Conclusion. Your stepfather deserves all the respect and honor that a child owes to a parent. There are numerous ways that you can express that respect throughout your life and, in particular, during your daughter’s Bat Mitzvah observance. Our Jewish names, however, are not the appropriate means for bestowing honor upon a stepparent or, for that matter, upon other persons who may have cared for, taught, and guided us through our lives. Our Jewish names are rather the symbolic expression of our identity as Jews, the record of how each of us has become part of the covenant of Israel.



  • See, for example, Genesis 25:12, 19; 28:9; and 34:1.
  • For example, the witnesses to a divorce document (get peturin) must be able to identify both the husband and the wife by name “and by the names of their fathers”; see Beit Yosef to Tur Even Ha`ezer 120, s.v. vekotvin lo, and Isserles, Shulchan Arukh Even Ha`ezer 120:3. The formula peloni bar (or ben) peloni appears in the text of the divorce document (Yad, Gerushin 4:12), the chalitzah document (Yad, Hilkhot Yibum Vechalitzah 4:30), and in commercial deeds (Yad, Malveh Veloveh 22:8 and 24:3).
  • This accounts for the Torah’s care in specifying the names Itamar ben Aharon Hakohen (Exodus 38:21, Numbers 4:28, 4:33, 7:8), Elazar ben Aharon Hakohen (Numbers 3:32, 4:16, 17:2, 26:1), and Pinchas ben Elazar ben Aharon Halohen (Numbers 25:7, 25:11).
  • Exodus 20:12; Leviticus 19:3; Deuteronomy 5:16. On the definition of the “honor” and “reverence” spoken of in these verses see Yad, Mamrim 6 and Shulchan Arukh Yoreh De`ah 240.
  • Ibid., and R. Moshe Feinstein, Resp. Igerot Moshe, Yoreh De`ah 1:161. We do not address the question of a child born through reproductive technologies such as in vitro fertilization whose biological parents (i.e., those who donate the genetic materials) and whose adoptive parents are Jews. The issue in that case is a complex one that requires further study; therefore, nothing we say here should be understood as conveying our position concerning it. In the meantime, see our responsum 5757.2, “In Vitro Fertilization and the Status of the Embryo” (http://data.ccarnet.org/cgi-bin/respdisp.pl?file=2&year=5757).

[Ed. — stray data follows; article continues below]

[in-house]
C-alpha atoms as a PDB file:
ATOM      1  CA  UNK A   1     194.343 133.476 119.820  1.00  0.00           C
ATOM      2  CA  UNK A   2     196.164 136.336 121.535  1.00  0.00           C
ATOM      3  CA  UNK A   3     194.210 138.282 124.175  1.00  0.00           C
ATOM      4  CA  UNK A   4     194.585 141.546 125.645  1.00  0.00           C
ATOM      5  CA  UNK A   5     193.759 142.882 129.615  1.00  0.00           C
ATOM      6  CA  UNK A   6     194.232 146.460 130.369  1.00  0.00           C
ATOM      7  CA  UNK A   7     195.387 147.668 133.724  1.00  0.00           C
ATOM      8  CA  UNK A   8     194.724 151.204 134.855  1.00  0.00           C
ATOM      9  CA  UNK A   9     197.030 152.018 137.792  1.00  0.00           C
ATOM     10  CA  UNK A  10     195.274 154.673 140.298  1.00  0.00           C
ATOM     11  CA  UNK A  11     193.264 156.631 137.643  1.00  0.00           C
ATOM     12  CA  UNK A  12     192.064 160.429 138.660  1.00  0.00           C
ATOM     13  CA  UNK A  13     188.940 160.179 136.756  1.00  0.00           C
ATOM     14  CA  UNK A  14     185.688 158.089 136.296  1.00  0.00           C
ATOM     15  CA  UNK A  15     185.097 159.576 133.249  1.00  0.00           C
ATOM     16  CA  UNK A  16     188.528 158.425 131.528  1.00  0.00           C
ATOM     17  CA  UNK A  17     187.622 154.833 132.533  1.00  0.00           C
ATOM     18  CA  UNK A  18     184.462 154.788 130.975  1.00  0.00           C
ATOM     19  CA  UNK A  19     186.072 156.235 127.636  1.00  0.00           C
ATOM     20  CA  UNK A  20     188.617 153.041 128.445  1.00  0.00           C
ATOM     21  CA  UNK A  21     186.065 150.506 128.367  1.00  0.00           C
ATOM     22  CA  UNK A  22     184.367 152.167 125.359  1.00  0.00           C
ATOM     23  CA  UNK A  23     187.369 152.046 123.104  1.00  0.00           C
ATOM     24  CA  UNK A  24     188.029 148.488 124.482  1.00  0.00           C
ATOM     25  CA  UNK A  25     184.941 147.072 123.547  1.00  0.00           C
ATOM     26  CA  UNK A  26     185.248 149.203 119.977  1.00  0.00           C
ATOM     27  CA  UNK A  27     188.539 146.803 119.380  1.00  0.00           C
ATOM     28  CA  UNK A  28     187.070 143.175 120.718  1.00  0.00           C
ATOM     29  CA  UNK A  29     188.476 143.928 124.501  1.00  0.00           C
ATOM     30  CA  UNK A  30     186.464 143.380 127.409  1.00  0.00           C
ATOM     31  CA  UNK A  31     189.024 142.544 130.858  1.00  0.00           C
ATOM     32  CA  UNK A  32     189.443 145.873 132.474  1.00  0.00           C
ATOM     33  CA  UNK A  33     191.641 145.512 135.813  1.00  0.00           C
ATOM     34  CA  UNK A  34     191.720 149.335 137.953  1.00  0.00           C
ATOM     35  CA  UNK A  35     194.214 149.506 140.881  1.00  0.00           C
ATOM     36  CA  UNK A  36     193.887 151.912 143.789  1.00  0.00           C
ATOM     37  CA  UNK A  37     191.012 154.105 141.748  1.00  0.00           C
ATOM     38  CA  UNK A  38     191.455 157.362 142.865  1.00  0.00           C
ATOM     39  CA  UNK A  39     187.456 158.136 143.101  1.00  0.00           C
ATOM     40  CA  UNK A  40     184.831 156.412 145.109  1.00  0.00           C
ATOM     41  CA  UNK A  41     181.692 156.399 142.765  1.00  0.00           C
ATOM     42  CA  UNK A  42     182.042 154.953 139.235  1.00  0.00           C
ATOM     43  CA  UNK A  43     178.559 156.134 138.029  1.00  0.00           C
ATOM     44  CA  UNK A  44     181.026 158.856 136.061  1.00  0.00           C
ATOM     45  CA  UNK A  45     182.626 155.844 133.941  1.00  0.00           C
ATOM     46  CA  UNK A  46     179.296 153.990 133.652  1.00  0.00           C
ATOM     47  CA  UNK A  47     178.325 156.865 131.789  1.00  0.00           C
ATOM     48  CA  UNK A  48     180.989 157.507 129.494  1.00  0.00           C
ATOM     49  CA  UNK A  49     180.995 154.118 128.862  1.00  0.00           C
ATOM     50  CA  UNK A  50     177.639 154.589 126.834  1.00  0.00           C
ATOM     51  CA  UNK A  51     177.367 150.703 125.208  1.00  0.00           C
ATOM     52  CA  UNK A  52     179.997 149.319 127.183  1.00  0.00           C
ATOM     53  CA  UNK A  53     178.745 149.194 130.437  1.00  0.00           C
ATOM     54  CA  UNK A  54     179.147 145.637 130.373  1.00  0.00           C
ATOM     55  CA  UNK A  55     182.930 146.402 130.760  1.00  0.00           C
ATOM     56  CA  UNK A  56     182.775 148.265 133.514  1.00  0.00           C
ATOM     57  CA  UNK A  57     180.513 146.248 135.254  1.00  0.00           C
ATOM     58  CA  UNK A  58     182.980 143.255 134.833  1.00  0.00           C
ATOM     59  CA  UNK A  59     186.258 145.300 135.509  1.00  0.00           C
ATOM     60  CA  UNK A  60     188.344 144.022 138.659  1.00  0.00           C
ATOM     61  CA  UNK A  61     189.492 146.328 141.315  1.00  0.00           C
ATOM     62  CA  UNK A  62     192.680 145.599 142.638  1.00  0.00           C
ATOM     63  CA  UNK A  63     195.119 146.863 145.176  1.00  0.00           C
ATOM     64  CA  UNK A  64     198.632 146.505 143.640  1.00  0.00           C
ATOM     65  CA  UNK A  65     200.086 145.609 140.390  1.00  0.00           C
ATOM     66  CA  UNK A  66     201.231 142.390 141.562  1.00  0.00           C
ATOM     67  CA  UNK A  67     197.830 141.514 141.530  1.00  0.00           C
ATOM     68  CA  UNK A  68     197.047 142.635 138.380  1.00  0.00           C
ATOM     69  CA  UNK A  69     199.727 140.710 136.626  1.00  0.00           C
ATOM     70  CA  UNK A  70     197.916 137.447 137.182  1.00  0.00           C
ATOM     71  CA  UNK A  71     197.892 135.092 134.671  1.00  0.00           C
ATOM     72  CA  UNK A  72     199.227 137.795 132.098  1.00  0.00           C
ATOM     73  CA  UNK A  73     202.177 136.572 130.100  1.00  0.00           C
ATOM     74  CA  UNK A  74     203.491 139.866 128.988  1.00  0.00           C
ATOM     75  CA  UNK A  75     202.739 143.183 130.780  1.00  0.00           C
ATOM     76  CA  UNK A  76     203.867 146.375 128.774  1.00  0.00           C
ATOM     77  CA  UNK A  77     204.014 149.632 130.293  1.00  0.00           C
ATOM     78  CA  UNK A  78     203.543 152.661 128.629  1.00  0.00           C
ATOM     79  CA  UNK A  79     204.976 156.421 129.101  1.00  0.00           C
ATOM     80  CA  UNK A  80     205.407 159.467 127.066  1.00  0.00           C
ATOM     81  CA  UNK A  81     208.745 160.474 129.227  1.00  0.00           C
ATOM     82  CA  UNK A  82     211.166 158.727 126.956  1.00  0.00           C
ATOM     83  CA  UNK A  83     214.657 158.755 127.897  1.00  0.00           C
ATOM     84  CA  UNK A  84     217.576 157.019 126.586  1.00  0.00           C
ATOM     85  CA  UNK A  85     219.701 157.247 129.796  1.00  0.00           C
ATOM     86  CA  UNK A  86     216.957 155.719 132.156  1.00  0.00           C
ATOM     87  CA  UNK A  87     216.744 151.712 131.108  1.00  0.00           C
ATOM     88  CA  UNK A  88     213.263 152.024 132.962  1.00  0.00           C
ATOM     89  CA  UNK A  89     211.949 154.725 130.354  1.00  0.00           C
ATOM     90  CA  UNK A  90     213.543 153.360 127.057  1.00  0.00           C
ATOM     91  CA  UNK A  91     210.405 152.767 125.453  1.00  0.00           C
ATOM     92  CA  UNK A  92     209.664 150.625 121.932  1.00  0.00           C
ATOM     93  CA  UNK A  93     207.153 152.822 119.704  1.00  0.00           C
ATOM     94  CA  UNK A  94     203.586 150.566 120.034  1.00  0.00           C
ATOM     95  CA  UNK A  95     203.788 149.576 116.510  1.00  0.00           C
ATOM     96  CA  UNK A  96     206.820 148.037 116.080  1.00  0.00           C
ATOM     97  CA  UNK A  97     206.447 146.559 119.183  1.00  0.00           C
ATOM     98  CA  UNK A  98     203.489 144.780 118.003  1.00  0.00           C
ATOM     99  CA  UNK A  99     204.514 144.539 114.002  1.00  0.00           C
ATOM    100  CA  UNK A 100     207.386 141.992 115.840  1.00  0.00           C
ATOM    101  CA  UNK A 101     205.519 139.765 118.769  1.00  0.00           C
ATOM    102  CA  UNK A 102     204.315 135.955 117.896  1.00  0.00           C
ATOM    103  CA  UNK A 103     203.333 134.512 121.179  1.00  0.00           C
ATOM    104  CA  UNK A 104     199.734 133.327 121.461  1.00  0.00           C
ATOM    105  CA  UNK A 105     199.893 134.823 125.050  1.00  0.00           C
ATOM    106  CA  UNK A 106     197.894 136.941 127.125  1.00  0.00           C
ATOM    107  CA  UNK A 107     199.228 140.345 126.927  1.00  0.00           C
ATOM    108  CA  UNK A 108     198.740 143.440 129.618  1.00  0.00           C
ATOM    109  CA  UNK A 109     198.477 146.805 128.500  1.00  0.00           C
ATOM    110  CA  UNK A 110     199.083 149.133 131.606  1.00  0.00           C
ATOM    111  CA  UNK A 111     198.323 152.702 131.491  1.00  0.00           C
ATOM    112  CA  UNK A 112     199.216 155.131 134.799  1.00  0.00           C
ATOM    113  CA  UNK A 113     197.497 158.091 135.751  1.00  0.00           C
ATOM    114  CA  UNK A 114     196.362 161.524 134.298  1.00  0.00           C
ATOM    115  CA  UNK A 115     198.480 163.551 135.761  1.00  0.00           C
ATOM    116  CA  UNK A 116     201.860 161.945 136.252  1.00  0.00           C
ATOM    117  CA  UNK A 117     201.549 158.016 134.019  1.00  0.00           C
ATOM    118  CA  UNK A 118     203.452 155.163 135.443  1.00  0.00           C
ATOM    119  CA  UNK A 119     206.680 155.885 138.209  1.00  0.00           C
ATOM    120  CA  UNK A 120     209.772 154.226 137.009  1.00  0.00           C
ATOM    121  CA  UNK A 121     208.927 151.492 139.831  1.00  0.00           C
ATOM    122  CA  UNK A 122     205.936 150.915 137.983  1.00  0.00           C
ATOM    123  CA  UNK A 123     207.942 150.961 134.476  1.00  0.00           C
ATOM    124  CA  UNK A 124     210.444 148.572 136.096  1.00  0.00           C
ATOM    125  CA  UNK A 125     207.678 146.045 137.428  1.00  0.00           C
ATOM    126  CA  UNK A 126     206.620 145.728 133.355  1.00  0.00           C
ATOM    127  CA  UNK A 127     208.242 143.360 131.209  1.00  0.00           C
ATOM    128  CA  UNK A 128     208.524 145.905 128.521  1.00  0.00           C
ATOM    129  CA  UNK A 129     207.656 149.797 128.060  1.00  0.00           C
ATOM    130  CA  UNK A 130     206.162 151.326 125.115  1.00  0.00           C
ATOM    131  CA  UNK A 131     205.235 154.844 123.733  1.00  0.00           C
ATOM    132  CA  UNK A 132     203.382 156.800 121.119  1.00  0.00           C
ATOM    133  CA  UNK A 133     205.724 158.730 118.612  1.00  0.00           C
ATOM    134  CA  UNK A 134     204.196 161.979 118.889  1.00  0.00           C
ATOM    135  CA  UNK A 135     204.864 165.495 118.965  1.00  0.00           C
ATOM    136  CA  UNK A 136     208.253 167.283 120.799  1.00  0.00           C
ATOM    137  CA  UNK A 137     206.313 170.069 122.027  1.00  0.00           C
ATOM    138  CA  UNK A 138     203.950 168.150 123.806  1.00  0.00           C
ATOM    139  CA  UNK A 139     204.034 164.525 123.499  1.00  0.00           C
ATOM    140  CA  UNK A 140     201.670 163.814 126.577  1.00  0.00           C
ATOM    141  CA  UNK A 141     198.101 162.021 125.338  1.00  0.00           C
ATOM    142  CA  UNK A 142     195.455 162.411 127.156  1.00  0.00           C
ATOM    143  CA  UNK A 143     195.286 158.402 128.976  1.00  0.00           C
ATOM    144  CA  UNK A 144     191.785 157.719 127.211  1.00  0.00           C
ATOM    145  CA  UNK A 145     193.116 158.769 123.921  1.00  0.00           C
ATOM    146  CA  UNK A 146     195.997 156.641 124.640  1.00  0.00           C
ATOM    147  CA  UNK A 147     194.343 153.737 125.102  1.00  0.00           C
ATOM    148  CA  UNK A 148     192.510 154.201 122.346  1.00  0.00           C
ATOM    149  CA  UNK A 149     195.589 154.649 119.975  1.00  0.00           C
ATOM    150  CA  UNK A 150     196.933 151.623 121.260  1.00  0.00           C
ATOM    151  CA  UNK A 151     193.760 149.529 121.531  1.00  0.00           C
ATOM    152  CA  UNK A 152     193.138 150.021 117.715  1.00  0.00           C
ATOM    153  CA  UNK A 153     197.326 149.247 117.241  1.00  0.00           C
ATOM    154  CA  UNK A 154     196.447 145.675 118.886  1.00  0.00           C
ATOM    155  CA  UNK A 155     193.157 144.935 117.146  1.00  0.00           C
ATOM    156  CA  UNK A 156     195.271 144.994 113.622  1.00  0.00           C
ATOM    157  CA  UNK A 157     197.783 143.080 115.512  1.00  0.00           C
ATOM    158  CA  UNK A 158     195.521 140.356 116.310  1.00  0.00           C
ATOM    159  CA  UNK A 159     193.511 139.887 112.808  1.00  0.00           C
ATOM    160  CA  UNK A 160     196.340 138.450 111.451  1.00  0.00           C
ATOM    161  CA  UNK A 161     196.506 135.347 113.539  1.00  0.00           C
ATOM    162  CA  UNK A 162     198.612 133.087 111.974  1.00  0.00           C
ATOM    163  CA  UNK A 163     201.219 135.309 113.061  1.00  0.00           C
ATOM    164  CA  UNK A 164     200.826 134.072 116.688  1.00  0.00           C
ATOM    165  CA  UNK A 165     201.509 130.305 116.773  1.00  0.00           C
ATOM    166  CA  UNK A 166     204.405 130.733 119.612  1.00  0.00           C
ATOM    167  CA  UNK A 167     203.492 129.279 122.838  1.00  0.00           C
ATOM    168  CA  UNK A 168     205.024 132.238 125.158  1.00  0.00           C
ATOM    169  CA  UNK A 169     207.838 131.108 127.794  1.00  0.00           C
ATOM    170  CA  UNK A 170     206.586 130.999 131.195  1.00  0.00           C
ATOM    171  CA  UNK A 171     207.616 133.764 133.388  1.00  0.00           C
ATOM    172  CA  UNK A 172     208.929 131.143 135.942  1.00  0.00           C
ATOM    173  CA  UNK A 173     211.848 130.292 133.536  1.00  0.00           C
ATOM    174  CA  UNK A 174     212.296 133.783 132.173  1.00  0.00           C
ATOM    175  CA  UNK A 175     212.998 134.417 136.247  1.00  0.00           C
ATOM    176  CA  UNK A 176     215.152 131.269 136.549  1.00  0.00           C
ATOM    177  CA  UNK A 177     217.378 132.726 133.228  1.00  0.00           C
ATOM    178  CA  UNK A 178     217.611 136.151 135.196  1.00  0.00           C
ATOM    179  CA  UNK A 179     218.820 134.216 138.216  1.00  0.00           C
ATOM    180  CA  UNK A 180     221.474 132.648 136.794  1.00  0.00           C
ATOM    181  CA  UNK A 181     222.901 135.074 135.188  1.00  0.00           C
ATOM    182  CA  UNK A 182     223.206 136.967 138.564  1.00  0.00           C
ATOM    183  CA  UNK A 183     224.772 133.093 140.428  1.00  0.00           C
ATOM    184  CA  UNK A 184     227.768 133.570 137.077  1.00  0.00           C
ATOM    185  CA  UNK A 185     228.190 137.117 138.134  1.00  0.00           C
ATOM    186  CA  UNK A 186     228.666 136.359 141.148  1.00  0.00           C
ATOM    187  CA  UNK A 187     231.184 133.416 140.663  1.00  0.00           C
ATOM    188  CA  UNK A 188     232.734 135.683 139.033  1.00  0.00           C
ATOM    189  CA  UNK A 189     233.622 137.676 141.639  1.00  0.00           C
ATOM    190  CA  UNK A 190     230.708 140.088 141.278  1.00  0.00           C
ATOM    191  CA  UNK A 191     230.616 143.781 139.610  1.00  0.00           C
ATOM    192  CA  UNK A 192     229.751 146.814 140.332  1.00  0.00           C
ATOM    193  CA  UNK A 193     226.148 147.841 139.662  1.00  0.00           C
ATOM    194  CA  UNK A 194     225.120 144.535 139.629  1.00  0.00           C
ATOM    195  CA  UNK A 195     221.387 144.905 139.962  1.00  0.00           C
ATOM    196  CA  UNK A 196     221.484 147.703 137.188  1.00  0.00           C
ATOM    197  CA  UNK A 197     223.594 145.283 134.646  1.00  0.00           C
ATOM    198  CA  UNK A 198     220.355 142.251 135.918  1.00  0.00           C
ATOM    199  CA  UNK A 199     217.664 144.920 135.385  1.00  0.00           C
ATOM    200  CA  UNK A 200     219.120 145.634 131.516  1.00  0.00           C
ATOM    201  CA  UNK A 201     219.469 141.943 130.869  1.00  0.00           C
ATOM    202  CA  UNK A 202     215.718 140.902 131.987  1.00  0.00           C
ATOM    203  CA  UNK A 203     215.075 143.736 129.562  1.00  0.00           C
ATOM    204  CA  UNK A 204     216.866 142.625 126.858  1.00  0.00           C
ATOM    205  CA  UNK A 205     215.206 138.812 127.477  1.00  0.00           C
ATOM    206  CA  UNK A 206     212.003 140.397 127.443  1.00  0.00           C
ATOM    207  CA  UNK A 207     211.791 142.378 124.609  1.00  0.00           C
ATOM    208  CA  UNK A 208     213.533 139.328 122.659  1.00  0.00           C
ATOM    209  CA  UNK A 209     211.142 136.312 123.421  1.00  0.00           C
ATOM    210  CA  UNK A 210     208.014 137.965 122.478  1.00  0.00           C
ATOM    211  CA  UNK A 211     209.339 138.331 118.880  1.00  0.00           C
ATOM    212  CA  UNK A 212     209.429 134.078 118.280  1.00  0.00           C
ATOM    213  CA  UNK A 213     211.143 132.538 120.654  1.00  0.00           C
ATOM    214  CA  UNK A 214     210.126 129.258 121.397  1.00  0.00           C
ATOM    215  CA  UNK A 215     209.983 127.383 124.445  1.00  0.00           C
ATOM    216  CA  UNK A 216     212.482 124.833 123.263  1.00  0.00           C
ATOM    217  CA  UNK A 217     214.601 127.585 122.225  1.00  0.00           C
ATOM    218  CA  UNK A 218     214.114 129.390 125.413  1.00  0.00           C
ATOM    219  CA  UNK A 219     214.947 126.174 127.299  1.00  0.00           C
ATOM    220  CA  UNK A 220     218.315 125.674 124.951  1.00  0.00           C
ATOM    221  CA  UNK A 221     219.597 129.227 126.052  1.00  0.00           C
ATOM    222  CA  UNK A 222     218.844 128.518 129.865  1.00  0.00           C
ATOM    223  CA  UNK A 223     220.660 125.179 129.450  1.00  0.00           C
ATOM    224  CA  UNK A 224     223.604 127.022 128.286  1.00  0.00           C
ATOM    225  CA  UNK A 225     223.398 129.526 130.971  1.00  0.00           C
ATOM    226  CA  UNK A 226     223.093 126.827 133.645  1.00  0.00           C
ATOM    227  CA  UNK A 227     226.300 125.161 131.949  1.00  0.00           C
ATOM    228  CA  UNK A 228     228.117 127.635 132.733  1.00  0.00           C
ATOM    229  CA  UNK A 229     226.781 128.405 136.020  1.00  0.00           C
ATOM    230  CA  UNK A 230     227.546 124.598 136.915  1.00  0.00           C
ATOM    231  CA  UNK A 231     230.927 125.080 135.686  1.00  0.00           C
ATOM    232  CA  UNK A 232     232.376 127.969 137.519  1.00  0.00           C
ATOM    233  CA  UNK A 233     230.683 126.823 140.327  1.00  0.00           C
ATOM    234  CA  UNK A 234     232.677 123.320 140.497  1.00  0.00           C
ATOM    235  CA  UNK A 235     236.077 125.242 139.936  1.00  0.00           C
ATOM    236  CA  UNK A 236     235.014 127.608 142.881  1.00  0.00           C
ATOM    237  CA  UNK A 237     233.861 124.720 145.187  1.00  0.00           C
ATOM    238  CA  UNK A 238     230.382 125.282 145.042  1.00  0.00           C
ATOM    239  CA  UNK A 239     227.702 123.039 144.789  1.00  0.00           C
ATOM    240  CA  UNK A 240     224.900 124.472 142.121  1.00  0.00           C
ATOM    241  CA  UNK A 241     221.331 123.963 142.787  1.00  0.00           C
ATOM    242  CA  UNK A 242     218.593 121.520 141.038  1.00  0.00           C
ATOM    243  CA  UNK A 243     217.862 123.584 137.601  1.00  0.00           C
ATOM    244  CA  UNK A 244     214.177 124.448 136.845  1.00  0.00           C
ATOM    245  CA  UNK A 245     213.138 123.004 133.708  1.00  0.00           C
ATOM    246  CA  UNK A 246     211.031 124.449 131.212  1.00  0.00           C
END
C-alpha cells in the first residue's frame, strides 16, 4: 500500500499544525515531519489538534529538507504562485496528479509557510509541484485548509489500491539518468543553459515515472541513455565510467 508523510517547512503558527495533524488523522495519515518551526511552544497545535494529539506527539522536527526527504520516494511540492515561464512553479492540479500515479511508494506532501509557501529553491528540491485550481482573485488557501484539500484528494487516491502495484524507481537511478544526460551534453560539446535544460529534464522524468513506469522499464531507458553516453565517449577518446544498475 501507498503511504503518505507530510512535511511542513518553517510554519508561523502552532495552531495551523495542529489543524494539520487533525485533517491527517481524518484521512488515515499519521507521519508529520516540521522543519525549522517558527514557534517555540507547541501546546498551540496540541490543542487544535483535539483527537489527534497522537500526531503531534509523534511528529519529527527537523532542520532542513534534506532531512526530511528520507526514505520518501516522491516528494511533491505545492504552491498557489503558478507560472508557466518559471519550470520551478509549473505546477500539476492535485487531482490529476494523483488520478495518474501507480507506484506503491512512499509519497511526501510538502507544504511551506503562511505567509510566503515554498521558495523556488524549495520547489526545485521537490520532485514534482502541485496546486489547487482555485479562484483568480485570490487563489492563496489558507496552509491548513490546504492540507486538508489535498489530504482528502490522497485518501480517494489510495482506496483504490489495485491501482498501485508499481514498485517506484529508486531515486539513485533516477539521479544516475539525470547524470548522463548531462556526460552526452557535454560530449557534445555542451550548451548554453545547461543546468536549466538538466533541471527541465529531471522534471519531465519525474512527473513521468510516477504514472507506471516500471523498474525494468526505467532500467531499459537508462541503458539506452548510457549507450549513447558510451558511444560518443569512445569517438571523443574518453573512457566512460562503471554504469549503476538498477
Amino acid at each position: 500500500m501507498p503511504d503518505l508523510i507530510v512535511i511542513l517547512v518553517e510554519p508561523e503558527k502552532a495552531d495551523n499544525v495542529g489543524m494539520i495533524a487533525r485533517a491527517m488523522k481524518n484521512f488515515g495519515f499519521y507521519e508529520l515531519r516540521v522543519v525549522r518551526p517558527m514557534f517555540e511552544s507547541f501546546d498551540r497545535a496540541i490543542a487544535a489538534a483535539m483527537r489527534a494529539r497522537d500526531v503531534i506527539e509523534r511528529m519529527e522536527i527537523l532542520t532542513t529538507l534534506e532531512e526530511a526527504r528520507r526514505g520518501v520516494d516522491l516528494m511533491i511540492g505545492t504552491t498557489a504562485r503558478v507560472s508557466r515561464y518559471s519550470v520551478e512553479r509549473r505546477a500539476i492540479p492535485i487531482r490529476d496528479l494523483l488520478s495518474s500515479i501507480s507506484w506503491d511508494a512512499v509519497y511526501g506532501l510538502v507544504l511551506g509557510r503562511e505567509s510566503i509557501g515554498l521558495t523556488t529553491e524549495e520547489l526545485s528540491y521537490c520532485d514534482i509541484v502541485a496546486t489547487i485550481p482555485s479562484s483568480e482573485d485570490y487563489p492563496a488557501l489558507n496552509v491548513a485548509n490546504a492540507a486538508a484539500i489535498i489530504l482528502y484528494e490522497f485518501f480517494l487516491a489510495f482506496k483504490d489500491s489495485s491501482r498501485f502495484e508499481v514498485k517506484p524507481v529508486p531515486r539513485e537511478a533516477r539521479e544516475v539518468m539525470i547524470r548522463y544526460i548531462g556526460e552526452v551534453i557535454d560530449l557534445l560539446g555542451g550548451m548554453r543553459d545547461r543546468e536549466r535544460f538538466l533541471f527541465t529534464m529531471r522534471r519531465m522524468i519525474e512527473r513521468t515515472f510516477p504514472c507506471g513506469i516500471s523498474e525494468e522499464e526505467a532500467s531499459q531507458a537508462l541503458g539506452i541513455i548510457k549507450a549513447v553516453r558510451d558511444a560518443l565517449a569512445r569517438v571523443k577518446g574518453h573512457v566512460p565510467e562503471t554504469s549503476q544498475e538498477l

• See Deuteronomy 29:14, along with Rashi ad loc.; Midrash Tanchuma, Nitzavim ch. 3; and B. Shabbat 146a.
  • We note here that this affirmation is supported by the CCAR’s Resolution on Patrilineal Descent; see Rabbi’s Manual (New York: CCAR, 1988, 226; (http://data.ccarnet.org/cgi-bin/resodisp.pl?file=mm&year=1983 ). That resolution provides that “the child of one Jewish parent is under a presumption of Jewish descent. This presumption of the Jewish offspring of any mixed marriage is to be established through appropriate and timely public and formal acts of identification with the Jewish faith and people” (emphasis added). The resolution speaks only and explicitly to the status of a child born to one Jewish and one non-Jewish parent. By implication, the child born of two Jewish parents is Jewish; his or her Jewish status is not “presumed” but firmly fixed.
  • R. Yisrael Isserlein (15th-cent. Germany), Resp. Terumat Hadeshen 1:21; Isserles, Shulchan Arukh Orach Chayim 139:3. This ruling is limited, however, to cases where the change of name will not cause embarrassment to the son; see Resp. Maharam Padua (16th-cent. Italy), no. 87.


If needed, please consult Abbreviations used in CCAR Responsa.